In this eloquent collection of essays, five new, the rest previously published, writer/surgeon Selzer (Raising the Dead, 1994) explores spirit and substance, flesh and feeling, pain and epiphany.
Selzer uses his pen as he did the scalpel that he relinquished 15 years ago when he became a writer full-time. He cuts to the guts of ideas about living and dying in “The Surgeon as Priest,” which graphically describes the descent into a diseased abdomen, but also ponders a patient whose skull lesion seemed to be healed by the waters of Lourdes and a contemplative diagnosis made by the Dalai Lama’s physician. Two new pieces offer further meditations on diseases that surgery cannot cure: “Phantom Visions,” which contemplates suicide, and “A Mask on the Face of Death,” a telling essay about the invasion of Haiti by AIDS. Readers queasy about detailed descriptions of blood, physical corruption, and bodily functions will be put off by the graphic depictions in “How to Build a Slaughterhouse” and in “The Corpse,” which explains how to prepare a corpse for viewing. The author’s intention is not to horrify, however, but to explore the flesh as the soul made visible. He achieves that goal most admirably with “Diary of an Infidel: Notes from a Monastery,” an account of his lengthy stay in a Venetian abbey whose abstemious monks are seduced by his offerings of chocolate and brandy but reject his medical care. Humor leavens much of the collection, including wry essays on “Writer’s Block” and baldness; Selzer fans will welcome repeats of autobiographical reminiscences and “Letter(s) to a Young Surgeon.” As the author himself admits, he is “a writer intoxicated by words,” and his lush style is also sometimes self-conscious, most evidently in the pseudo-Beckettian “Fairy Tale,” about the relationship between two old men at a street-corner cafe.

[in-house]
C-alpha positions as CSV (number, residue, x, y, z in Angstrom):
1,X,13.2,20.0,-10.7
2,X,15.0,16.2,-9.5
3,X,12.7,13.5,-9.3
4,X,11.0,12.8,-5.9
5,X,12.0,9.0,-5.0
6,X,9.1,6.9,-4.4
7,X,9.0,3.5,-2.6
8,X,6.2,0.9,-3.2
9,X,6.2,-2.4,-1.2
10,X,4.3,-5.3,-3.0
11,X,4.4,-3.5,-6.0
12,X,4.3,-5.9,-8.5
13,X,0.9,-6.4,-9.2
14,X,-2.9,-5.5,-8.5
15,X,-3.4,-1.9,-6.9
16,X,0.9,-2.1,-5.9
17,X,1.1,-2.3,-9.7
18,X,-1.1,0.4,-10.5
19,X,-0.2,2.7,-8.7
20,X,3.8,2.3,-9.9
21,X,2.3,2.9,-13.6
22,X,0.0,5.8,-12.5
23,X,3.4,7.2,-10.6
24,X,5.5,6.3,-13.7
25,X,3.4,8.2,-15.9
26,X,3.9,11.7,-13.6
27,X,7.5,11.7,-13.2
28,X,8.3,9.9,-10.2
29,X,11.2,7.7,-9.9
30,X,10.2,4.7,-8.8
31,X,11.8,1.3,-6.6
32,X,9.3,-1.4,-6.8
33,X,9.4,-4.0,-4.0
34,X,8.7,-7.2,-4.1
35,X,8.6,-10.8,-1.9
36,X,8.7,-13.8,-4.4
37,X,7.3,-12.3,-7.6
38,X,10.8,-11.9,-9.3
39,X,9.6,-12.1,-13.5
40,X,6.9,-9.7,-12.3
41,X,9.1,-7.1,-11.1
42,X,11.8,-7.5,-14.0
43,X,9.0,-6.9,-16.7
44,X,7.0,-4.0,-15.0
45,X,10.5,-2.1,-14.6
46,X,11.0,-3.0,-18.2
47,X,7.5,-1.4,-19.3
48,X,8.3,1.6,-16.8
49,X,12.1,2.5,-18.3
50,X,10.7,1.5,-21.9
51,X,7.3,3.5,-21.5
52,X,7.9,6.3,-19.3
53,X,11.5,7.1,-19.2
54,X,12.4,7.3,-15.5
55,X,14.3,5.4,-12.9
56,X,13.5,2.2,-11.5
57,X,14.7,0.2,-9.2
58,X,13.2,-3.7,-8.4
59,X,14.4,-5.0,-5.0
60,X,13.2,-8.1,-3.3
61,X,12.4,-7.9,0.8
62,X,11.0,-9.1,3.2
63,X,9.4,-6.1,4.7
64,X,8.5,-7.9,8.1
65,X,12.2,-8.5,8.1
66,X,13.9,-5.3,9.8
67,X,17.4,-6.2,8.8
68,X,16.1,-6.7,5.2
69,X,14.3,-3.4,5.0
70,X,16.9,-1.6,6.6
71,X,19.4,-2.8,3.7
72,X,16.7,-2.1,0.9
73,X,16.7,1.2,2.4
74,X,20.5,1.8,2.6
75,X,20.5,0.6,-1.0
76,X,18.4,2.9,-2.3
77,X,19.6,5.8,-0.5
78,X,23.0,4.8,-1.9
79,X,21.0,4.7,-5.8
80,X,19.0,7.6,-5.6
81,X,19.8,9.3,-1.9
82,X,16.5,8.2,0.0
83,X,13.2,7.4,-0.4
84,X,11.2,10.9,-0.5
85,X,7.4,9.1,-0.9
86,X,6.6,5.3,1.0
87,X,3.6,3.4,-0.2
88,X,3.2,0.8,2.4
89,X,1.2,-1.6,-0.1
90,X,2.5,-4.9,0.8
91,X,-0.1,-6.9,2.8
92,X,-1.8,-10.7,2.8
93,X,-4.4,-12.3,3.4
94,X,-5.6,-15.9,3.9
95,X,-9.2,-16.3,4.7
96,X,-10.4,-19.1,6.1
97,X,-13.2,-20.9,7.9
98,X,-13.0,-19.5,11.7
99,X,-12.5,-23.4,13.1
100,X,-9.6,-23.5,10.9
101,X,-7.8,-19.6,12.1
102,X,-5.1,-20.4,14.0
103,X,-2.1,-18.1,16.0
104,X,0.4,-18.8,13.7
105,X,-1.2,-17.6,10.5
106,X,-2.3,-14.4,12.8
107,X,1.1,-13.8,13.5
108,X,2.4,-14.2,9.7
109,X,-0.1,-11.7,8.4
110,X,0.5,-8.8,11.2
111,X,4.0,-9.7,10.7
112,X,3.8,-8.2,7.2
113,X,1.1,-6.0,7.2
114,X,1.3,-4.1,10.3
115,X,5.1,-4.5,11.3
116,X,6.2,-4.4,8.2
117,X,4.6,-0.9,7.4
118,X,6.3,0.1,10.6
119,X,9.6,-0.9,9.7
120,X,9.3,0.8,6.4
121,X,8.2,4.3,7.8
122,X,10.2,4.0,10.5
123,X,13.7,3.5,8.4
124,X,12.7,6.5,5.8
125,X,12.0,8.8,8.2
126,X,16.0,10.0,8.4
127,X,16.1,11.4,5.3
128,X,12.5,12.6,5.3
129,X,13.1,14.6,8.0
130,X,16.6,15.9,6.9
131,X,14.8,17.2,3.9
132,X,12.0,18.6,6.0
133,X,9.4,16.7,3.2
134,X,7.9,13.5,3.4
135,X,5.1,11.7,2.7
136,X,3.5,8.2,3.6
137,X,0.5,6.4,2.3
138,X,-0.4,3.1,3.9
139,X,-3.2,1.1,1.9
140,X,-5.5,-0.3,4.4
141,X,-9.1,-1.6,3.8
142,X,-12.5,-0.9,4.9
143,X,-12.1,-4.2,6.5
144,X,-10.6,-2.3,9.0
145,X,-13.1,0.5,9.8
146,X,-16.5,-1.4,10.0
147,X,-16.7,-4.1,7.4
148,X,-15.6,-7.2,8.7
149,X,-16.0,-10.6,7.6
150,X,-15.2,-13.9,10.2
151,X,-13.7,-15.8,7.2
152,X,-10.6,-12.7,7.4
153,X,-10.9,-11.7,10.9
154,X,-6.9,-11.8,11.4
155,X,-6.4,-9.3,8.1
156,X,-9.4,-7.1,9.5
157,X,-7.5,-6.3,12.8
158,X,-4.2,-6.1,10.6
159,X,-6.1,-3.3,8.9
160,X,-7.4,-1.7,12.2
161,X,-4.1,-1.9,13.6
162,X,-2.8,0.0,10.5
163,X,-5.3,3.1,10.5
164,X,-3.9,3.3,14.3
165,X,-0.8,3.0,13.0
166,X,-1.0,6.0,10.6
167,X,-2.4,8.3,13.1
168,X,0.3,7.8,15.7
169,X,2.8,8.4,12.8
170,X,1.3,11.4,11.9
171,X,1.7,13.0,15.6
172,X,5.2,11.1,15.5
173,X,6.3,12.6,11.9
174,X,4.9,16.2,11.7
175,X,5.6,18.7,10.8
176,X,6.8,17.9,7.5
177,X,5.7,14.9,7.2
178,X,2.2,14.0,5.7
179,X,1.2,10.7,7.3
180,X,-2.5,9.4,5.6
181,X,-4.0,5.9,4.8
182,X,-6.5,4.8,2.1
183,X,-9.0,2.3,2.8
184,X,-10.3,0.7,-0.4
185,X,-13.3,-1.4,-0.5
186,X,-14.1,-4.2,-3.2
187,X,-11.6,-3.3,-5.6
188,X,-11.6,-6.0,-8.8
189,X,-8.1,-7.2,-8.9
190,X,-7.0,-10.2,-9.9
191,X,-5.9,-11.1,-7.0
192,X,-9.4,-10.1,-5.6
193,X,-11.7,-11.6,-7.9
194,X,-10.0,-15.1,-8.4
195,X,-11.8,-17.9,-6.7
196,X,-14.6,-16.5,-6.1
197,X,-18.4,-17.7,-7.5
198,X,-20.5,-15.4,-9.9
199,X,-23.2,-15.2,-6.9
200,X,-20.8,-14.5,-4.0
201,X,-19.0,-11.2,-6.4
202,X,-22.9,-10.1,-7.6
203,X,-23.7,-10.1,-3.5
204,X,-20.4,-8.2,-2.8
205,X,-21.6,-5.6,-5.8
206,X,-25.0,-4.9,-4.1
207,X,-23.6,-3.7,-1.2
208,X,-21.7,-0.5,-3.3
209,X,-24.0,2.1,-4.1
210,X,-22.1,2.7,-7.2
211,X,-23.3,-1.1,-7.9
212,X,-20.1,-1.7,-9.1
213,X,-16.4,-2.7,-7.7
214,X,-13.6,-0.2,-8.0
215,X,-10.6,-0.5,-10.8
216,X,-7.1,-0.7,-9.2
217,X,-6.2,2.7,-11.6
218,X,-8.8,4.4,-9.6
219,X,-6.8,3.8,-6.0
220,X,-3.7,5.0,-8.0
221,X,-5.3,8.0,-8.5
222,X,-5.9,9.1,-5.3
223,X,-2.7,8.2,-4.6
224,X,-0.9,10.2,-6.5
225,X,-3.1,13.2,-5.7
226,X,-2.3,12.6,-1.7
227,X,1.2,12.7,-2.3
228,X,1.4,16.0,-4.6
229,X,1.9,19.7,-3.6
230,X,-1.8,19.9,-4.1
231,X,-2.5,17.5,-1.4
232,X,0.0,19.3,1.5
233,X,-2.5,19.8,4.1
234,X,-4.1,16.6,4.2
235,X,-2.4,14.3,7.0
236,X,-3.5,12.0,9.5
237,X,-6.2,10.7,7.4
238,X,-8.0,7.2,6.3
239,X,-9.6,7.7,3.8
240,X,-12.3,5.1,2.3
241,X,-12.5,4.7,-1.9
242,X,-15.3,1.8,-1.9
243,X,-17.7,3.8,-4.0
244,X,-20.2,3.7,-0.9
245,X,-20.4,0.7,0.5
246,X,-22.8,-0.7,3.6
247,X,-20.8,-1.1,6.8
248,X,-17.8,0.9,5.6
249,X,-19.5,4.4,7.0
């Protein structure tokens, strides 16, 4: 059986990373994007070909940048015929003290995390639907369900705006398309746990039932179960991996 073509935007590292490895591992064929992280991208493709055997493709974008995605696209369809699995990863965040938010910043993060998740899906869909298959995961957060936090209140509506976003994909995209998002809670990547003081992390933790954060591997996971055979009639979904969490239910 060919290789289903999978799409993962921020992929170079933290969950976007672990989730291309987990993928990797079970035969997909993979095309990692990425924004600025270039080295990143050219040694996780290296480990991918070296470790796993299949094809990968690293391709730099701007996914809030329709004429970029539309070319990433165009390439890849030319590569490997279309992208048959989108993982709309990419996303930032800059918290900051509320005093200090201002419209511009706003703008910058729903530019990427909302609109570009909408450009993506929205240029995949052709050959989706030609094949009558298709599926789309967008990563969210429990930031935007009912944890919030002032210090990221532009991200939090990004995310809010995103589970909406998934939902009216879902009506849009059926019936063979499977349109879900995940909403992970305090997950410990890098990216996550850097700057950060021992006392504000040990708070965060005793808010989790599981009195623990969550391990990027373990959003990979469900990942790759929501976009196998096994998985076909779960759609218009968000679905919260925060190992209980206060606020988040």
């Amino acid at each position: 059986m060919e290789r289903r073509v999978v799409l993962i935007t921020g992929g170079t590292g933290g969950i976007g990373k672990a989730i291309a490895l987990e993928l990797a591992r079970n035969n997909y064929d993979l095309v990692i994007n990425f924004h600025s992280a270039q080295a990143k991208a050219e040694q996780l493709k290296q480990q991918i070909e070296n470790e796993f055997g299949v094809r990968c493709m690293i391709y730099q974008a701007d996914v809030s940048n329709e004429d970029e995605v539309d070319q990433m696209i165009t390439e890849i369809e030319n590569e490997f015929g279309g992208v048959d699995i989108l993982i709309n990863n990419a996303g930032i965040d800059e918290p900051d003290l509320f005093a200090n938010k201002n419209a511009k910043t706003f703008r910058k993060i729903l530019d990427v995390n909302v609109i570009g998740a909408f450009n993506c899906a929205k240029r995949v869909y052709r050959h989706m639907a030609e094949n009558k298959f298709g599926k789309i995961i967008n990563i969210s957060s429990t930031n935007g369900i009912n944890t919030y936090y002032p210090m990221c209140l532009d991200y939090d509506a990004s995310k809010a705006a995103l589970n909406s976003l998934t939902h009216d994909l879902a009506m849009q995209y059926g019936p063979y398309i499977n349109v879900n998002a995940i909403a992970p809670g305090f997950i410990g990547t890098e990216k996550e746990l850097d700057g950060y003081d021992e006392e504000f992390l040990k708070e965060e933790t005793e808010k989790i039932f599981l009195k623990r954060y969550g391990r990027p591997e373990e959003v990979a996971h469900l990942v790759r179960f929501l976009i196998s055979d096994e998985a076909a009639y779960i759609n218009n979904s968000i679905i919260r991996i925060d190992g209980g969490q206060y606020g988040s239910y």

Nonetheless, a passionate, unsentimental celebration of life’s messiness, whether on an operating table or at a dining table.